Professor Pope has proposed a public reading and discussion of The Hobbit and The Lord of the Rings. Even though I'll be taking chapters three and four in a few days, I wanted to chime in with some brief thoughts on the chapters that he's currently covering. Specifically, I'm looking at this project from a gamer perspective. What gaming-related thoughts do I have with these books now (as opposed to back in the day).
An Unexpected Party
"In a hole in the ground... yada yada yada"
Ok, if you are reading this blog then chances are you have already read The Hobbit and you already know that the first chapter introduces Bilbo, Gandalf, and the thirteen dwarves that are desperate to reclaim their ancestral halls from an nasty old dragon. Here are the thoughts that came to mind while reading the book to my boys:
I guess I knew this in the back of my mind, but The Hobbit seems loaded with anachronisms that would otherwise seem out of place in an ancient (presumably) European setting. If The Hobbit is simply read as a children's story or faerie tale then the existence of potatoes, tobacco, clocks, and even golf can be gleefully ignored. But read as a critical moment in the history of Middle-Earth... well, Tolkien has some explaining to do.
There have been posts in this corner of the blogosphere postulating the maxim "D&D Is Always Right". Well, if we assume that "Middle-Earth Is Always Right" then it can lead us in interesting directions. They really did have tobacco, potatoes, clocks, and even golf in Middle-Earth. The trick is to explain it. One possibility is that these things were only vaguely similar to modern foodstuffs and leisurely Scottish pastimes. The teller of the tale could simply be using modern English to describe something in the closest modern approximation (much like how ancient Westron is rendered as English).
An alternative approach is that there really were potatoes, golf, clocks, and even fireworks in Middle-Earth. It's just that these things were forgotten in the mists of time and eventually reemerged in the modern era. Perhaps those New World crops we planted by ancient Dunedain mariners and we only rediscovered as Europeans crossed the oceans. Perhaps it was only dwarves that mastered the intricacies of clockwork and that humans had to wait thousands of years to discover the secret for themsleves.
Regardless of the explanation, these anachronisms give Middle-Earth a kind of timeless and familiar feel. And the existence of modern comforts helps emphasize the idea that the present age fell away from some kind of past ideal. While I disagree with that philosophy as it applies to real life, it is a useful and entertaining conceit in a campaign setting. Much that once was is lost for none now live who remember it.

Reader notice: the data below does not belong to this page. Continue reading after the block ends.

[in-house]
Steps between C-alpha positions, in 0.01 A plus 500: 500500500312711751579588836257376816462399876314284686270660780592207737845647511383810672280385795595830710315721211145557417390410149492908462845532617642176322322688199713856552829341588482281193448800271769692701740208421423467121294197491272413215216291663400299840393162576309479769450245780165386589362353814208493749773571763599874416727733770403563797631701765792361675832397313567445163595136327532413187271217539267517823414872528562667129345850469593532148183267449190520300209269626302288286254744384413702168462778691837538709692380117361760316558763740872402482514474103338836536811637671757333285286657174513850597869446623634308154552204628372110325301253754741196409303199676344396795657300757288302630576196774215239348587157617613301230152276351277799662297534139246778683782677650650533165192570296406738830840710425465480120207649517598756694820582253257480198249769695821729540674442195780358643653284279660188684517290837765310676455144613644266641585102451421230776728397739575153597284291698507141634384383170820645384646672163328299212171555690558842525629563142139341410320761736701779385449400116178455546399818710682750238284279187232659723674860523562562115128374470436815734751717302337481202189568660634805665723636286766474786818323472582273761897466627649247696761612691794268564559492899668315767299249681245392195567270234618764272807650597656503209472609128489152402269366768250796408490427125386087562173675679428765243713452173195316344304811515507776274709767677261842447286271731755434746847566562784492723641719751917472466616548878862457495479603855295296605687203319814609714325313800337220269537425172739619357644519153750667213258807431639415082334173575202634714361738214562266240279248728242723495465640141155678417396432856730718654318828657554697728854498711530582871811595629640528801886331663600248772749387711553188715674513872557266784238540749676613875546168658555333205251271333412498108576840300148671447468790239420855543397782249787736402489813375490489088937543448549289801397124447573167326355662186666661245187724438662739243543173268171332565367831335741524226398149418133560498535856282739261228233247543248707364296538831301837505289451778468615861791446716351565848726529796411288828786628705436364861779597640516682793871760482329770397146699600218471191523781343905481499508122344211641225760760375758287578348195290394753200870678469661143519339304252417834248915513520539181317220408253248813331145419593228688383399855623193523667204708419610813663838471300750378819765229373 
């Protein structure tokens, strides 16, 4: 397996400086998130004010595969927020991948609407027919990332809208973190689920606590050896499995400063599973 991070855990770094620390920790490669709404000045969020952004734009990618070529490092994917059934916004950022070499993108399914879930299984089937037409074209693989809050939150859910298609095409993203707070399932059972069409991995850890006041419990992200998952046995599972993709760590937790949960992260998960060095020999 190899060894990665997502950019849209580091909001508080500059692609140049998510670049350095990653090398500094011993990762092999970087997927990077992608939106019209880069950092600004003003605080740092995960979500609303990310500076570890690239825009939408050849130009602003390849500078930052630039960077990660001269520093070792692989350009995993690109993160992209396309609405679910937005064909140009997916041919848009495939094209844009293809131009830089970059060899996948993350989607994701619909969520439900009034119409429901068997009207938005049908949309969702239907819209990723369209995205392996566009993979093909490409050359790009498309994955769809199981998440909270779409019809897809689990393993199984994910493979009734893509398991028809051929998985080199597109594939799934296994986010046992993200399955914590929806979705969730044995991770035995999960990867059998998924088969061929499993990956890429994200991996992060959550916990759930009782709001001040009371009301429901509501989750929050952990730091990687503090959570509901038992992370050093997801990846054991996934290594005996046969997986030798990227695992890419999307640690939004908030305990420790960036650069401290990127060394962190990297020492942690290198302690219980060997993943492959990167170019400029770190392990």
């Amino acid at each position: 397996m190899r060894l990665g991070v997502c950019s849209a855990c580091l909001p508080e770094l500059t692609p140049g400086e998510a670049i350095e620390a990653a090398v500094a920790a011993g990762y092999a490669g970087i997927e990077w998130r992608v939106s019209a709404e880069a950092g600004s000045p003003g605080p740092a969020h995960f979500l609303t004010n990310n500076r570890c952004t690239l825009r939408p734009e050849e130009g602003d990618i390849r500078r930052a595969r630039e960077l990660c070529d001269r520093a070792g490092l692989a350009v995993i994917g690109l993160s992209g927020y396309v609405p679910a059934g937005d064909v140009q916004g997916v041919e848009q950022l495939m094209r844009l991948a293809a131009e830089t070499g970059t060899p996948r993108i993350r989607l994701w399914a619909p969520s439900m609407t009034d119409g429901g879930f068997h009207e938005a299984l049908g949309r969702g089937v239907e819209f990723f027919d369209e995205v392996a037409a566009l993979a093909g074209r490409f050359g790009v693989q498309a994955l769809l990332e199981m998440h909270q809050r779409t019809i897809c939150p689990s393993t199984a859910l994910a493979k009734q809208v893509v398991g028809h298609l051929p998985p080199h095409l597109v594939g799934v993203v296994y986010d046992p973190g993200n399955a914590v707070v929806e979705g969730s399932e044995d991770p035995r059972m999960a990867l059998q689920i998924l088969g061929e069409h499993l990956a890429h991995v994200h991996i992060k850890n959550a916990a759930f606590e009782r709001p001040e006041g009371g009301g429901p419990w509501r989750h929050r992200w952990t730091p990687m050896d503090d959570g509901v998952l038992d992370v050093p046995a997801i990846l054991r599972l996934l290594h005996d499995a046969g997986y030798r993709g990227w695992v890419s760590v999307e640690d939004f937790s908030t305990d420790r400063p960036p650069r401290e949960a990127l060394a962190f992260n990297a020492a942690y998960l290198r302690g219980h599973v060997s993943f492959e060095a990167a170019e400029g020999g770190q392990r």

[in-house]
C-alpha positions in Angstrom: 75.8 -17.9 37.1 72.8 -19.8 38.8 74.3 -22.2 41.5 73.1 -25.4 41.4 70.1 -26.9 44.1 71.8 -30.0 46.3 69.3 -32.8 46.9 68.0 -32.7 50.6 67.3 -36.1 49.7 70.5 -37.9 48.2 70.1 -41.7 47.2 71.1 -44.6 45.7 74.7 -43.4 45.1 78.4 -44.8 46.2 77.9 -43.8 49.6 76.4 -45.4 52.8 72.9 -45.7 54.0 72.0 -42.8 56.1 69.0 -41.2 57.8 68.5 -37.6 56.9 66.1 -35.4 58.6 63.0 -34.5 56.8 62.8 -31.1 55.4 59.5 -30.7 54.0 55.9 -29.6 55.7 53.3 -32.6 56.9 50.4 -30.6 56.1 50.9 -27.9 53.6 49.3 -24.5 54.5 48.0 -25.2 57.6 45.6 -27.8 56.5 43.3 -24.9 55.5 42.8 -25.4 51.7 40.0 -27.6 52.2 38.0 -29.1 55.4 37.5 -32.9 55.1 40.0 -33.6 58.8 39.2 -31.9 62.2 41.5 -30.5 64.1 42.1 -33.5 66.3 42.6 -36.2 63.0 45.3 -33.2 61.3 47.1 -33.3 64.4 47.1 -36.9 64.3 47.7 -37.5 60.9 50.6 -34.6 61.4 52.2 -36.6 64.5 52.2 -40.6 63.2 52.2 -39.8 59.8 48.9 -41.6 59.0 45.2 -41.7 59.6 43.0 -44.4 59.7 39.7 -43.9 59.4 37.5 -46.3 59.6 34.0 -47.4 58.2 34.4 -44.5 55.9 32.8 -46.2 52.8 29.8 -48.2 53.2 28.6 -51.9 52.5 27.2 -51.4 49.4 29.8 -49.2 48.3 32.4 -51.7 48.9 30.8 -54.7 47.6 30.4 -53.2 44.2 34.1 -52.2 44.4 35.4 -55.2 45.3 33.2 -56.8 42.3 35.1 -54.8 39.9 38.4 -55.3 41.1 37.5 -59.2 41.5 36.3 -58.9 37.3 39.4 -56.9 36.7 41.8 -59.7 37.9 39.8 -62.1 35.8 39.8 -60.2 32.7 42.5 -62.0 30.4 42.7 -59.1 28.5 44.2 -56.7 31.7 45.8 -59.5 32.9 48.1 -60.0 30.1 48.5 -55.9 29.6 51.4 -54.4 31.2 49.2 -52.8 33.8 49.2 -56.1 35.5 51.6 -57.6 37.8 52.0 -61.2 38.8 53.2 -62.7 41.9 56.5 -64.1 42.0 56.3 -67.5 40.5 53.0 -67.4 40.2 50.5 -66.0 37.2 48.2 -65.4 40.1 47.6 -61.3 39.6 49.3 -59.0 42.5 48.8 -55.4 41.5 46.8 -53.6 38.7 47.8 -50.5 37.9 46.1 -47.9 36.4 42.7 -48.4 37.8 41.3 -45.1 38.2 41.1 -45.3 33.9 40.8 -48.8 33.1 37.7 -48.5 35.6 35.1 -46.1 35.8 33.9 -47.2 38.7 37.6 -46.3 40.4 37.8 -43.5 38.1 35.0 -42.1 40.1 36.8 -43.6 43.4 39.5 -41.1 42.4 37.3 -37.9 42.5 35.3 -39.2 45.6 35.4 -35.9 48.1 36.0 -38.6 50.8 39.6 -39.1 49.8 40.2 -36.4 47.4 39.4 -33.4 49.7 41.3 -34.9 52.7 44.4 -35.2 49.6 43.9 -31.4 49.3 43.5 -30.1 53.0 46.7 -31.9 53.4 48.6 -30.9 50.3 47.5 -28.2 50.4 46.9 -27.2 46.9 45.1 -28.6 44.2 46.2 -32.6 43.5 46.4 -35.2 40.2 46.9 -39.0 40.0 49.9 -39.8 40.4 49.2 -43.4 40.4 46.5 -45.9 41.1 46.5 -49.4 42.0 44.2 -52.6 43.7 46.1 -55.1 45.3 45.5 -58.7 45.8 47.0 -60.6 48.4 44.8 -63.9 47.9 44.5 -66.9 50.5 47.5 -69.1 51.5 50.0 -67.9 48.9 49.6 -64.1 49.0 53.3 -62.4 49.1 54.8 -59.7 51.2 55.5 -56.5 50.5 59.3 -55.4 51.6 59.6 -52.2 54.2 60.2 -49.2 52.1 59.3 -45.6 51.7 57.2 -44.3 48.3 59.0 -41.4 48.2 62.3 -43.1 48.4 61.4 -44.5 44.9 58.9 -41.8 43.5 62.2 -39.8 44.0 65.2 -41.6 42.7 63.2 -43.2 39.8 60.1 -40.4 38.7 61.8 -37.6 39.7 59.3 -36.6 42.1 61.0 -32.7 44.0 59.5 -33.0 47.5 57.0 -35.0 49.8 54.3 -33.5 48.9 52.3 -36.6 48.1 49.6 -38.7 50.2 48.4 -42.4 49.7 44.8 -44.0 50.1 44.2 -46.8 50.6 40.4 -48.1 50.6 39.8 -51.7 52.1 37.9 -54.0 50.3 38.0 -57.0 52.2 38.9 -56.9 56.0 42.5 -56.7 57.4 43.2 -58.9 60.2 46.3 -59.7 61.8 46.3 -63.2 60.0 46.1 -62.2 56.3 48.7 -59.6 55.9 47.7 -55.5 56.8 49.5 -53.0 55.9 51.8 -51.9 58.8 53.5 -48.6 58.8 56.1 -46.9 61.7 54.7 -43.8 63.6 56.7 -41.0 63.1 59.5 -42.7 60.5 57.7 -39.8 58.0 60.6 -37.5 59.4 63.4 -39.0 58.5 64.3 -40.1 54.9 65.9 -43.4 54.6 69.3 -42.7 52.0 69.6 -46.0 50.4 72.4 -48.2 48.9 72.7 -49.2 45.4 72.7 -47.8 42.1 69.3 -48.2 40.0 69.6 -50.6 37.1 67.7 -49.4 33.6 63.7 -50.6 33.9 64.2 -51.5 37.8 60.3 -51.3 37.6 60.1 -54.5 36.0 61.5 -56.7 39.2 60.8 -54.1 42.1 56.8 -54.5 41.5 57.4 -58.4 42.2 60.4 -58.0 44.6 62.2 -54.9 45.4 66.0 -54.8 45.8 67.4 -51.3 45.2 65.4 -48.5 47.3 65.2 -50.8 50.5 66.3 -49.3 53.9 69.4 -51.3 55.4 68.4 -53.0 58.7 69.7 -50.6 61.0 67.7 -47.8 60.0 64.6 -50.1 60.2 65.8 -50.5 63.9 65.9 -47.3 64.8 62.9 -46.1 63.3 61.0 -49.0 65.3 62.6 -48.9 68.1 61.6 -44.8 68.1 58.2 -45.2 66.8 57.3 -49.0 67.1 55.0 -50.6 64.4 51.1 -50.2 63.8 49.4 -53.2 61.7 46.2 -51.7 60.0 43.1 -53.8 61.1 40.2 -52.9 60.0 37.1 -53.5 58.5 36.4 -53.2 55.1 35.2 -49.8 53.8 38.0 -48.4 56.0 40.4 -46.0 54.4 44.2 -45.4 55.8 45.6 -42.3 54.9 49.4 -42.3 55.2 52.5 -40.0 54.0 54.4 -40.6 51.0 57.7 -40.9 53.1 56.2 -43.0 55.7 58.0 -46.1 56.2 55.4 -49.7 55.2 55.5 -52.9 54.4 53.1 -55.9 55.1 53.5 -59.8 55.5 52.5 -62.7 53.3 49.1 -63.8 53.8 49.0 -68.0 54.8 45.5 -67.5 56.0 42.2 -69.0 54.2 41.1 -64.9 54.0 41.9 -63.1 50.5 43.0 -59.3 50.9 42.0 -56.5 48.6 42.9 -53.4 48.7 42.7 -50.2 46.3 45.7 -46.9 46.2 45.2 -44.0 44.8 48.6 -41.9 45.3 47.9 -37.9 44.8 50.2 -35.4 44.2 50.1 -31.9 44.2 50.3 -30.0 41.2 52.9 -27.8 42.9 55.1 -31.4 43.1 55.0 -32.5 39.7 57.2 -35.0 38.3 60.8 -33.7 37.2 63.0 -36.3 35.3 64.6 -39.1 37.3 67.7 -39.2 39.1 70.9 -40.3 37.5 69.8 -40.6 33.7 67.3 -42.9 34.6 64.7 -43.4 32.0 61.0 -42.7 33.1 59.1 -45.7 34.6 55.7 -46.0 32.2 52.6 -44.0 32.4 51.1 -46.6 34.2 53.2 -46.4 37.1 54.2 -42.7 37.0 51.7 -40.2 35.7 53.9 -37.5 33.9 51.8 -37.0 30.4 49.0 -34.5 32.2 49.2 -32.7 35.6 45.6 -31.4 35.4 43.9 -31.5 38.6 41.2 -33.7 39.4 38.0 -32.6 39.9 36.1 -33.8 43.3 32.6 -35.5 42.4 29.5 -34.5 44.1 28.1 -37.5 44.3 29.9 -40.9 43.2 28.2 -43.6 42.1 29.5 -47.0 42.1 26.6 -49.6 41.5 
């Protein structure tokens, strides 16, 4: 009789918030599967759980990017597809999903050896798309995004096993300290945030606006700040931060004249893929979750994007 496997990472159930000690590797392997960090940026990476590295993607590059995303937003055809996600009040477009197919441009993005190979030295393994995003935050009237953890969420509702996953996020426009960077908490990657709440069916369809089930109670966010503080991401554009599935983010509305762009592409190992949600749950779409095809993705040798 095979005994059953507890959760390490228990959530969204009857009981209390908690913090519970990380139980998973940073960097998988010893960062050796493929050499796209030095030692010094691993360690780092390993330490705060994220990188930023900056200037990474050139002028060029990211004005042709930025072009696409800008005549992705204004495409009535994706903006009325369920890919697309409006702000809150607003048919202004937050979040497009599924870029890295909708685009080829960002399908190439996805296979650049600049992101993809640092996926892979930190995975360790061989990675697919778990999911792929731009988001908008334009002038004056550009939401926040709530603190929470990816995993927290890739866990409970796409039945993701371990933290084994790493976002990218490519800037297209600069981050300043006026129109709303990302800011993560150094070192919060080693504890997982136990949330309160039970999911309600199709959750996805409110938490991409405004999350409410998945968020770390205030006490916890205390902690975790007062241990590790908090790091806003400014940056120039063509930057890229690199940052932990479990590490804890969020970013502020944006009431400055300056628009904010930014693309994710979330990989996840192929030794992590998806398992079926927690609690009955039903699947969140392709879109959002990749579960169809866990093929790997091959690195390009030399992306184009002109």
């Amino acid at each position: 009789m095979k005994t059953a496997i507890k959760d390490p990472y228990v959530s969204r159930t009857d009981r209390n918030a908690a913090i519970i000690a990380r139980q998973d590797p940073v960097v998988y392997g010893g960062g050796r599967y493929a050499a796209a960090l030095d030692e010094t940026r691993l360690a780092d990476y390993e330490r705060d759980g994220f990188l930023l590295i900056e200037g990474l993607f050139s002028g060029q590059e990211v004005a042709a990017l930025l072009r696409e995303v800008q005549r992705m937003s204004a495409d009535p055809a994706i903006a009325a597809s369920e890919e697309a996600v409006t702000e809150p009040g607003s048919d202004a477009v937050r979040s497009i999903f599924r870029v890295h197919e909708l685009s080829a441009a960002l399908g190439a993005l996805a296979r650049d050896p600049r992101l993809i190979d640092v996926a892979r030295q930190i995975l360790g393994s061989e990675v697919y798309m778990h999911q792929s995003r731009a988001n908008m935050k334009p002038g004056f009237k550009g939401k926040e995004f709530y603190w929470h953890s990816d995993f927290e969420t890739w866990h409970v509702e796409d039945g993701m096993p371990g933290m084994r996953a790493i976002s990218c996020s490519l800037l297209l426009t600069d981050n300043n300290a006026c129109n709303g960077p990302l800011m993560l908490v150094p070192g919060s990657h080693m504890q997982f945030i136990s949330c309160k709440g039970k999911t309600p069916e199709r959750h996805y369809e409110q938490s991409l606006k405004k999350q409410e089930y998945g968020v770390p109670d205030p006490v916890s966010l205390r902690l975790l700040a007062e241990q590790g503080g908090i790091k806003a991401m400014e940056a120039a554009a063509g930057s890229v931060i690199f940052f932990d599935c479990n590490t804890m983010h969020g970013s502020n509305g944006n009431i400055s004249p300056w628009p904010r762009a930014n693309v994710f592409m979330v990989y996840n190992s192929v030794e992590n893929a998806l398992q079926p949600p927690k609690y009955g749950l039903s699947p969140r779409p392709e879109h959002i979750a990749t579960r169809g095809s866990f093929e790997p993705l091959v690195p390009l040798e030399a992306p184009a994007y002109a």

The Other Hobbits
There are no other hobbits, though quite a few of Bilbo's ancestors are mentioned. I found this curious this time through the book. In The Lord of the Rings, the Shire feels alive with all manner of interesting furry-footed characters. Here, only hobbits that lead to the existence of Bilbo are mentioned. But these stories of Bilbo's ancestors (the Old Took, the Bullroarer) provide hints of a fascinating time for adventuring in Middle-Earth. It would be especially cool to have a game set around the time of the Battle of Greenfields (that time when gold was supposedly invented).
The Old Took had a pair of daimond studs that fastened themselves. What an awesome little piece of treasure. I love the idea of little magics that are not so useful as they are just wondrous. And the whole setting seems infused with subtle magic. yes, spells are mentioned (the dwarves are mentioned as having put spells on their gold to protect it), but in all of The Hobbit (and The Lord of the Rings) there is very little spell-casting as we would know it in D&D. It's more often hedge magic, a enhancing nature or an item's nature through craft and lore.
Other Miscellaneous Thoughts
* Good thing they ate so much food the night of that unexpected party. Bilbo's going to be away from Bag End for a while and I can only imagine all the food rotting away.
* What does "enchanted gold" really mean?
* A lot of emphasis on familial ties and bloodlines. Bilbo's Baggins and Took sides are constantly competing for influence.
* None of the dwarves look anything like Gimli in the recent movies. They are not (yet) wearing armor. If anything, they look like something out of a Peter Mullen drawing (which is cool).
Thought Eater: Keeping It Short
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